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Poyang Lake
Lake
(Chinese: 鄱阳湖/鄱陽湖; pinyin: Póyáng Hú, Gan: Po-yong U), located in Jiangxi
Jiangxi
Province, is the largest freshwater lake in China.[3] The lake is fed by the Gan, Xin, and Xiu
Xiu
rivers, which connect to the Yangtze
Yangtze
through a channel. The area of Poyang Lake
Lake
fluctuates dramatically between the wet and dry seasons, but in recent years the size of the lake has been decreasing overall. In a normal year the area of the lake averages 3,500 square kilometres (1,400 sq mi). In early 2012, due to drought, sand quarrying, and the practice of storing water at the Three Gorges Dam
Three Gorges Dam
the area of the lake reached a low of about 200 square kilometres (77 sq mi).[4] The lake provides a habitat for half a million migratory birds[5] and is a favorite destination for birding. During the winter, the lake becomes home to a large number of migrating Siberian cranes, up to 90% of which spend the winter there.

Contents

1 Formation 2 Environmental issues

2.1 Loss of Wildlife 2.2 Shrinkage

3 In history 4 References 5 External links

Formation[edit] Poyang Lake
Lake
has also been called Pengli Marsh (彭蠡澤) historically, but they are not the same. Before the Han Dynasty, the Yangtze
Yangtze
followed a more northerly course through what is now Longgan Lake
Lake
whilst Pengli Marsh formed the lower reaches of the Gan River. The area that is now Poyang Lake
Lake
was a plain along the Gan River. Around 400 AD, the Yangtze River
Yangtze River
switched to a more southerly course, causing the Gan River
Gan River
to back up and form Lake
Lake
Poyang. The backing up of the Gan River
Gan River
drowned Poyang County
Poyang County
and Haihun County, forcing a mass migration to Wucheng Township in what is now Yongxiu County. Wucheng thus became one of the great ancient townships of Jiangxi Province. This migration gave birth to the phrase, "Drowning Haihun County gives rise to Wucheng Township" (Chinese: 淹了海昏縣,出了吳城鎮). Lake
Lake
Poyang reached its greatest size during the Tang Dynasty, when its area reached 6,000 square kilometres (2,300 sq mi).[citation needed] Environmental issues[edit]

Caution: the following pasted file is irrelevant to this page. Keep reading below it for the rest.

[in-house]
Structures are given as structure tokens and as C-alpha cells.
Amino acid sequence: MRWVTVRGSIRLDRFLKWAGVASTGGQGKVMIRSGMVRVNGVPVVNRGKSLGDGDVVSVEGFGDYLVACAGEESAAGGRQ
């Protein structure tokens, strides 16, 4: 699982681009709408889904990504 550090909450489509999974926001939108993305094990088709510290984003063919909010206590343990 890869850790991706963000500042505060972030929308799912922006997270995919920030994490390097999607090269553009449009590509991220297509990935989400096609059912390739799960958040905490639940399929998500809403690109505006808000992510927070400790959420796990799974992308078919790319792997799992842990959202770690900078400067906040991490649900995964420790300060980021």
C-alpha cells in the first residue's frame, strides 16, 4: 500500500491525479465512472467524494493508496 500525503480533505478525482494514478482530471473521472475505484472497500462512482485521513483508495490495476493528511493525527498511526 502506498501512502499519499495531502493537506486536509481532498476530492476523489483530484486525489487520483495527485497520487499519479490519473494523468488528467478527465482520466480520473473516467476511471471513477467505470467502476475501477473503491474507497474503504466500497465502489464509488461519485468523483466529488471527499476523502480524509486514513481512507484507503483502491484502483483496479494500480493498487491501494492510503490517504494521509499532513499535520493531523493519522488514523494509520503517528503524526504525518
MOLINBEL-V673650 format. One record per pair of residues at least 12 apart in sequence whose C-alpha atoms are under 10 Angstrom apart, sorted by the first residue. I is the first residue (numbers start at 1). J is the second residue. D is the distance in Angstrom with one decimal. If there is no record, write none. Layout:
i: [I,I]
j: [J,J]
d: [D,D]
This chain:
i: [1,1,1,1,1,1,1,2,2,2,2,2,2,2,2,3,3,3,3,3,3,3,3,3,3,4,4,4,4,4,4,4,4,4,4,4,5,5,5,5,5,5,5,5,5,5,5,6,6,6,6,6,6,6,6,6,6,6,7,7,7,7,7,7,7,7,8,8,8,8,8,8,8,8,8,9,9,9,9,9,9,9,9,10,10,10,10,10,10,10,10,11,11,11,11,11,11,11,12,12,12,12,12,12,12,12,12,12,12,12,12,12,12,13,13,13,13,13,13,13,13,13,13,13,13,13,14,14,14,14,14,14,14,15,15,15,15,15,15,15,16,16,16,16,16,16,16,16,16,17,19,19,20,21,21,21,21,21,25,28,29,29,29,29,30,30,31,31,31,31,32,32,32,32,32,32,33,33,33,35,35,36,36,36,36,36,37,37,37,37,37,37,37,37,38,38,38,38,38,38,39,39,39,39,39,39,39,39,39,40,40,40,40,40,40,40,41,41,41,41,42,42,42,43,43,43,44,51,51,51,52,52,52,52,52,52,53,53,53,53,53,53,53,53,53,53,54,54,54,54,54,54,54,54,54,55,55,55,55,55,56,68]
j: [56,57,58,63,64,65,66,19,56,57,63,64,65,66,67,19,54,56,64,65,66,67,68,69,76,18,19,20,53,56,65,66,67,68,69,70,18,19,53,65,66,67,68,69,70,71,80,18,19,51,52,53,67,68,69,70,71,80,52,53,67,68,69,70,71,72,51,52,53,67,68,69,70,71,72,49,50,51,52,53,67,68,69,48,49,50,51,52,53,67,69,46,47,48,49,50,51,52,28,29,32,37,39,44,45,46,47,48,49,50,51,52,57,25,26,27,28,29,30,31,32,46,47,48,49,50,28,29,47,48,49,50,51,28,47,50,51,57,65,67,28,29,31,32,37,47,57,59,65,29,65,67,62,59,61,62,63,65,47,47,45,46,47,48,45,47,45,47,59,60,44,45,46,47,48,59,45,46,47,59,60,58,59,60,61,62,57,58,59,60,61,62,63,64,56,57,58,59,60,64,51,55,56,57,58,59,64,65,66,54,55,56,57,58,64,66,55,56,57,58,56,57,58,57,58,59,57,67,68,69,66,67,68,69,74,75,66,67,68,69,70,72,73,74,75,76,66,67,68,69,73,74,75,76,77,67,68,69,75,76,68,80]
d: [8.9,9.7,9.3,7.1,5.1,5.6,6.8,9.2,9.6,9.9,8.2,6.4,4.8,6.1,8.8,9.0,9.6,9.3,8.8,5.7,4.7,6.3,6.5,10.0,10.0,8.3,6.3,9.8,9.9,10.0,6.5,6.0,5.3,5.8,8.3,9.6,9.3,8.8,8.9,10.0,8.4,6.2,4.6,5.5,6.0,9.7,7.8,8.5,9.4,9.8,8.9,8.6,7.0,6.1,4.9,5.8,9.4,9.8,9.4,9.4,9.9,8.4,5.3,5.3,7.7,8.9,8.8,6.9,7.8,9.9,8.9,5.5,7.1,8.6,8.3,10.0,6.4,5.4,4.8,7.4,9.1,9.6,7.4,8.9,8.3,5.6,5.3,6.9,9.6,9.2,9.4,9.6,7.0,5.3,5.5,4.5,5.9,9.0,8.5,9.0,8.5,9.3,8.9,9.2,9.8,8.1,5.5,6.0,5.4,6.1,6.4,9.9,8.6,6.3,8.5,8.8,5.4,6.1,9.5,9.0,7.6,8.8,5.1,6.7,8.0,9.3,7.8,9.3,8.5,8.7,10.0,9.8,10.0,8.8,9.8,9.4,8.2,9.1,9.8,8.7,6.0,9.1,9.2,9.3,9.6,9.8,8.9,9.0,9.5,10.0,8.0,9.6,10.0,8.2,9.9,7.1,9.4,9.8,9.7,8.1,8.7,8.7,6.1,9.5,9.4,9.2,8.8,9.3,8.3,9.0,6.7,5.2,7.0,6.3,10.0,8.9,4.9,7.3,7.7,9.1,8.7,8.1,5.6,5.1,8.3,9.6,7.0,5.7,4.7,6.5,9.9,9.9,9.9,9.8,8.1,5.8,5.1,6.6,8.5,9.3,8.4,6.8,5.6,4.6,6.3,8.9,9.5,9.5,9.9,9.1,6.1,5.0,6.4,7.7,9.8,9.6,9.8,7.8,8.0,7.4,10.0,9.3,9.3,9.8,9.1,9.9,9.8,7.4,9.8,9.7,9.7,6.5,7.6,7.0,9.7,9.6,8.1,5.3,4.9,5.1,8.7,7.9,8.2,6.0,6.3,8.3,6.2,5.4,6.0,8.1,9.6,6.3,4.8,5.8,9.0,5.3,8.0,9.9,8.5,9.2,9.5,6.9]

Midstream and Downstream Drainage Map of Yangtze
Yangtze
River, Poayang Lake Dam's Location

Loss of Wildlife[edit] There has been a fishing ban in place since 2002. In 2007 fears were expressed that China's finless porpoise, known locally as the jiangzhu ("river pig"), a native of the lake along with other waters such as Dongting Lake, might follow the baiji, the Yangtze
Yangtze
river dolphin, into extinction. Calls have been made for action to be taken to save the porpoise, of which there are about 1,400 left living, with between 700 and 900 in the Yangtze, with about another 500 in Poyang and Dongting Lakes. 2007 population levels are less than half the 1997 levels, and the population is dropping at a rate of 7.3 per cent per year. Sand dredging has become a mainstay of local economic development in the last few years, and is an important source of revenue in the region that borders Poyang Lake. But at the same time, high-density dredging projects have been the principal cause of the death of the local wildlife population. Dredging makes the waters of the lake muddier, and the porpoises cannot see as far as they once could, and have to rely on their highly developed sonar systems to avoid obstacles and look for food. Large ships enter and leave the lake at the rate of two a minute and such a high density of shipping means the porpoises have difficulty hearing their food, and also cannot swim freely from one bank to the other.[6] Furthermore, construction of Poyang Lake
Lake
Dam is expected to cause devastating effects on the remaining porpoises. [7] Shrinkage[edit] Due to the Three Gorges Dam
Three Gorges Dam
upriver on the Yangtze
Yangtze
river, Poyang Lake can shrink and dry up for portions of the year. In 2016, the lake nearly dried up completely. 200 square kilometers of land was underwater in October, while the lake is normally 3,500 square kilometers in area when full. In addition to the Three Gorges Dam, which must store water in its reservoir to be used in the winter, a drought was also blamed for the shrinkage.[8] The Jiangxi